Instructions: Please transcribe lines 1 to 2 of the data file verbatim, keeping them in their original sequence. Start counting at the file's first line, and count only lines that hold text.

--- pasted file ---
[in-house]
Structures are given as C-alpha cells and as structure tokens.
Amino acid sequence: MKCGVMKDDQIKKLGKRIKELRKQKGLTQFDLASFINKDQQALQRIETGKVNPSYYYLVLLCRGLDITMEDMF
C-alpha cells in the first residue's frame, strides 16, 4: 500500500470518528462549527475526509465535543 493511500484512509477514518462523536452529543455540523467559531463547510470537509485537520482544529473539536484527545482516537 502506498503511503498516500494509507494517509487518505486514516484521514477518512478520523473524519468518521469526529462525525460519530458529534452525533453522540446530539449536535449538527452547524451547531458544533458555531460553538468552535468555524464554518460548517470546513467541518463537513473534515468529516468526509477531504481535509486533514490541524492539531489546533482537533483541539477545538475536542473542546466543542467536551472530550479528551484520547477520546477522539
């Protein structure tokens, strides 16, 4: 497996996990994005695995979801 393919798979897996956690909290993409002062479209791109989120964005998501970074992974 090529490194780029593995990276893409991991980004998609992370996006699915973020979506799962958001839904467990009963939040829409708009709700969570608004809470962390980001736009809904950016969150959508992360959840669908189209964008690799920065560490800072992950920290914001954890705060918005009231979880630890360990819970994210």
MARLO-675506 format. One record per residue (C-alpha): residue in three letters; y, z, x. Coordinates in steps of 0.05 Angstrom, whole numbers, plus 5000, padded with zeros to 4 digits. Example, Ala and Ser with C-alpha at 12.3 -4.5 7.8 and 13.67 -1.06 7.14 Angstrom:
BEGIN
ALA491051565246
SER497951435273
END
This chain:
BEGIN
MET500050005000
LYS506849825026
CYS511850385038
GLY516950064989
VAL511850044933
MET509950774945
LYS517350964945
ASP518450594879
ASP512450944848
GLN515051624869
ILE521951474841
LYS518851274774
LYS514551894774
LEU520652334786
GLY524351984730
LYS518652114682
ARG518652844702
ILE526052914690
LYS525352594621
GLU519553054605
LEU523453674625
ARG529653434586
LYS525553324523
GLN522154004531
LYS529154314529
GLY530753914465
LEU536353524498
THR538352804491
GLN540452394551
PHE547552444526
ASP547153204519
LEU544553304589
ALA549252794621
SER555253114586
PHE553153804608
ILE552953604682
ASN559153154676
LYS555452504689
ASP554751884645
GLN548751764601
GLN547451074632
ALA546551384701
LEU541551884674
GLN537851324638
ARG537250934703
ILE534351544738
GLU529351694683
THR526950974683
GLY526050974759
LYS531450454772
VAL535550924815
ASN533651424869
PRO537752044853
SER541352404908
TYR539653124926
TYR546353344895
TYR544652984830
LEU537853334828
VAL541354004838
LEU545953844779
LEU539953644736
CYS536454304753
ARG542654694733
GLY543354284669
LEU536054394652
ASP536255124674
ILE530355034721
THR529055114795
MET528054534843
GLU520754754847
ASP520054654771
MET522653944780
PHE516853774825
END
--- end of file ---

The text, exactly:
[in-house]
Structures are given as C-alpha cells and as structure tokens.